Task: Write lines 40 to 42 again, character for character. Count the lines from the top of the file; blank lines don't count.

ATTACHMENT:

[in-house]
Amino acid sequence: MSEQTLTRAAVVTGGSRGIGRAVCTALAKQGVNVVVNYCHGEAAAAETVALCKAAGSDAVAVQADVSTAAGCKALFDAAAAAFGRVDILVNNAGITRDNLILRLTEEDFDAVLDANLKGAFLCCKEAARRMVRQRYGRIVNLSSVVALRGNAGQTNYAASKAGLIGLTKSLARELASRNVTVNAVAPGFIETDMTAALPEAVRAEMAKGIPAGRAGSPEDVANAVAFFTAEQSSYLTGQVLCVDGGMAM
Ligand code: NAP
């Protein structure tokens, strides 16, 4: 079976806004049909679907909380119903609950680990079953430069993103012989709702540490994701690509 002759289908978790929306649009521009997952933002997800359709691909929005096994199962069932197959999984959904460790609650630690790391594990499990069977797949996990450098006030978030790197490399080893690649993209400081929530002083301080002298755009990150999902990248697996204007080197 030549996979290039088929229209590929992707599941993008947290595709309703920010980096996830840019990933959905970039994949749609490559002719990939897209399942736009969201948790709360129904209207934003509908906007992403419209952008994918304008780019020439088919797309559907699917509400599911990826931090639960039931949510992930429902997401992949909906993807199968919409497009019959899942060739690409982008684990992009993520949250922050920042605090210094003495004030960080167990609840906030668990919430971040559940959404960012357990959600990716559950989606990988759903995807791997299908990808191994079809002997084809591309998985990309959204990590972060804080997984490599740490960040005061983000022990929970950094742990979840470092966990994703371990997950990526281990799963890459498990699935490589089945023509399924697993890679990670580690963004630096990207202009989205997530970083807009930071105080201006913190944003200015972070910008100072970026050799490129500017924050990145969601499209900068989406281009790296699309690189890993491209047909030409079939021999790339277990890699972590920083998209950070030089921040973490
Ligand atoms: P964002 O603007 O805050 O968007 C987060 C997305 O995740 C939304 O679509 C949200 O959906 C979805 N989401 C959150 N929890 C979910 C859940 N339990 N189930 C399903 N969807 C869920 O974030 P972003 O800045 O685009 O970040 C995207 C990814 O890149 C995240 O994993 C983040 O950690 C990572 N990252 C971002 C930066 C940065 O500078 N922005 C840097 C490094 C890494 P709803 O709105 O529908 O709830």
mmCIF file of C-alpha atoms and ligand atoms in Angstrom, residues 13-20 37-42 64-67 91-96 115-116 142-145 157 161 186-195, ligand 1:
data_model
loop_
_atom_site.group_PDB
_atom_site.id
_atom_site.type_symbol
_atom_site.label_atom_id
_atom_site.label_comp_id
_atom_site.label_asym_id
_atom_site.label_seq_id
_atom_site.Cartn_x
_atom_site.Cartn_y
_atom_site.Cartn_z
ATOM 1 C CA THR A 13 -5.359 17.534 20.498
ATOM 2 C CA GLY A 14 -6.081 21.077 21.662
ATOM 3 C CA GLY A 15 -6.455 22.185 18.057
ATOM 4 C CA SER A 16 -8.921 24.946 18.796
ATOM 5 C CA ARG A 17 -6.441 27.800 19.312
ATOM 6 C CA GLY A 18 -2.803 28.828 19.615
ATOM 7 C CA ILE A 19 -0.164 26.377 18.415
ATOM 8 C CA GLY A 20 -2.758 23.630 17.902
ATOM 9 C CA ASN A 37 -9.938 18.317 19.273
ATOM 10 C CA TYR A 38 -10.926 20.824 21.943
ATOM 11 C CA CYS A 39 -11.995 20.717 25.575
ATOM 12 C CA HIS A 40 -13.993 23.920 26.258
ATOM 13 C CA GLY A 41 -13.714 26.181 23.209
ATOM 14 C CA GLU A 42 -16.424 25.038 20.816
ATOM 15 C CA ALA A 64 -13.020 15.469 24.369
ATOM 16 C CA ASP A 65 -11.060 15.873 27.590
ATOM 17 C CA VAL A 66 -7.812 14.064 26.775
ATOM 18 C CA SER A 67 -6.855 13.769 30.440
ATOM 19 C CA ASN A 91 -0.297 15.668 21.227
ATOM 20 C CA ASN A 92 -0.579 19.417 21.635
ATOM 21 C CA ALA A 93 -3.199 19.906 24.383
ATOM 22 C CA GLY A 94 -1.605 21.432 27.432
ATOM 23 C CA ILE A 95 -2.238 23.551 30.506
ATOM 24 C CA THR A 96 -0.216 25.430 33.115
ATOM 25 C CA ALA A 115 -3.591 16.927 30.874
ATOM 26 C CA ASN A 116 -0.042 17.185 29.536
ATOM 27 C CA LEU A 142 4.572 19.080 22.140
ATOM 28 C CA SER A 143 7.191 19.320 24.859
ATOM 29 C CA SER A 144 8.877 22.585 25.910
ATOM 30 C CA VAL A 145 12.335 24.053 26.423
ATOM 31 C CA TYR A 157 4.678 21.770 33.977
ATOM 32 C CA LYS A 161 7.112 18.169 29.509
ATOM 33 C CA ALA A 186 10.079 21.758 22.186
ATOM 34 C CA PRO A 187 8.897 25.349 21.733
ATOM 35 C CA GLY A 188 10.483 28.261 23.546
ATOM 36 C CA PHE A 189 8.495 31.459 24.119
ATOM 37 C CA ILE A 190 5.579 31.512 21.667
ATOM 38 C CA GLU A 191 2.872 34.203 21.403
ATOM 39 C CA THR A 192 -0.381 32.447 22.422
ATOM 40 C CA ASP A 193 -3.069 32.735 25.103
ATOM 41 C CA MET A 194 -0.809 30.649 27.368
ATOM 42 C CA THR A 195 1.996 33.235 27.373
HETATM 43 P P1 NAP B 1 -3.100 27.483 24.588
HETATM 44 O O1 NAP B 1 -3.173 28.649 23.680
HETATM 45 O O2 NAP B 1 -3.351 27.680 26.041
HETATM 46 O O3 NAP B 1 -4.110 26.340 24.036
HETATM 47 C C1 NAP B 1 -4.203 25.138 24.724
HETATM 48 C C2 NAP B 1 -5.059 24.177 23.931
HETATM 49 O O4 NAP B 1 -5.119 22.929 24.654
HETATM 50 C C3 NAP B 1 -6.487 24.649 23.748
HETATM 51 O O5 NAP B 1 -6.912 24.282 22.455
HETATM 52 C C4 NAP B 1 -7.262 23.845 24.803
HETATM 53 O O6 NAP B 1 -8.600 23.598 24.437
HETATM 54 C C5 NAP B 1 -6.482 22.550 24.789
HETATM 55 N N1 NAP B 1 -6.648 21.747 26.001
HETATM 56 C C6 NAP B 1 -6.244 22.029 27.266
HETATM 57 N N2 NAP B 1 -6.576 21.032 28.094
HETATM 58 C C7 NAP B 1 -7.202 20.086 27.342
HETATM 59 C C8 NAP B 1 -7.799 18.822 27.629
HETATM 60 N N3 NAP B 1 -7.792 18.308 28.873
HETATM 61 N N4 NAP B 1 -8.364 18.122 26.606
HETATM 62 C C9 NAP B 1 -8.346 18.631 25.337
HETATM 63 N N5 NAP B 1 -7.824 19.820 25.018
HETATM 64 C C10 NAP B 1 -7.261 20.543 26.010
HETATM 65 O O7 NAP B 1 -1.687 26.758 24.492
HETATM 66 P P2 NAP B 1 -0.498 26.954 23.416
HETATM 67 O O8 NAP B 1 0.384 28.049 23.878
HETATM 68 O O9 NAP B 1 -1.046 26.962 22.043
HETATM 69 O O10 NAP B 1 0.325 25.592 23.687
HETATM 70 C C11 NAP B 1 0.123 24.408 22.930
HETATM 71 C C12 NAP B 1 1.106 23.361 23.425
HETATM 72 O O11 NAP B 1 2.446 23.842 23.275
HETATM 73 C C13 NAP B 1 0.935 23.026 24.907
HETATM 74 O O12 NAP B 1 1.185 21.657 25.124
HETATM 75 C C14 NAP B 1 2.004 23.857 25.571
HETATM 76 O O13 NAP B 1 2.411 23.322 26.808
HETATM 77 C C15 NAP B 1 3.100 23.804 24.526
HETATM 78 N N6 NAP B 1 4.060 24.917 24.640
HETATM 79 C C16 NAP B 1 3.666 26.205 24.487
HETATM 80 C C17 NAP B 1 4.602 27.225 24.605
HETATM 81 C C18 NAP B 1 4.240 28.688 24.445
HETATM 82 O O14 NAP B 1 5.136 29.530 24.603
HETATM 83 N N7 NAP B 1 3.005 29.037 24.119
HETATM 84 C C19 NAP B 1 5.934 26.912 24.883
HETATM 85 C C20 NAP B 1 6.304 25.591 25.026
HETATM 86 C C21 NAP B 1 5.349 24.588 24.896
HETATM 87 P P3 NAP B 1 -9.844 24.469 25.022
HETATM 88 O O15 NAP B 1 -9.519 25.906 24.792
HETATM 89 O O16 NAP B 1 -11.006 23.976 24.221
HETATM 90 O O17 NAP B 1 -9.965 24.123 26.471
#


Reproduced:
ATOM 22 C CA GLY A 94 -1.605 21.432 27.432
ATOM 23 C CA ILE A 95 -2.238 23.551 30.506
ATOM 24 C CA THR A 96 -0.216 25.430 33.115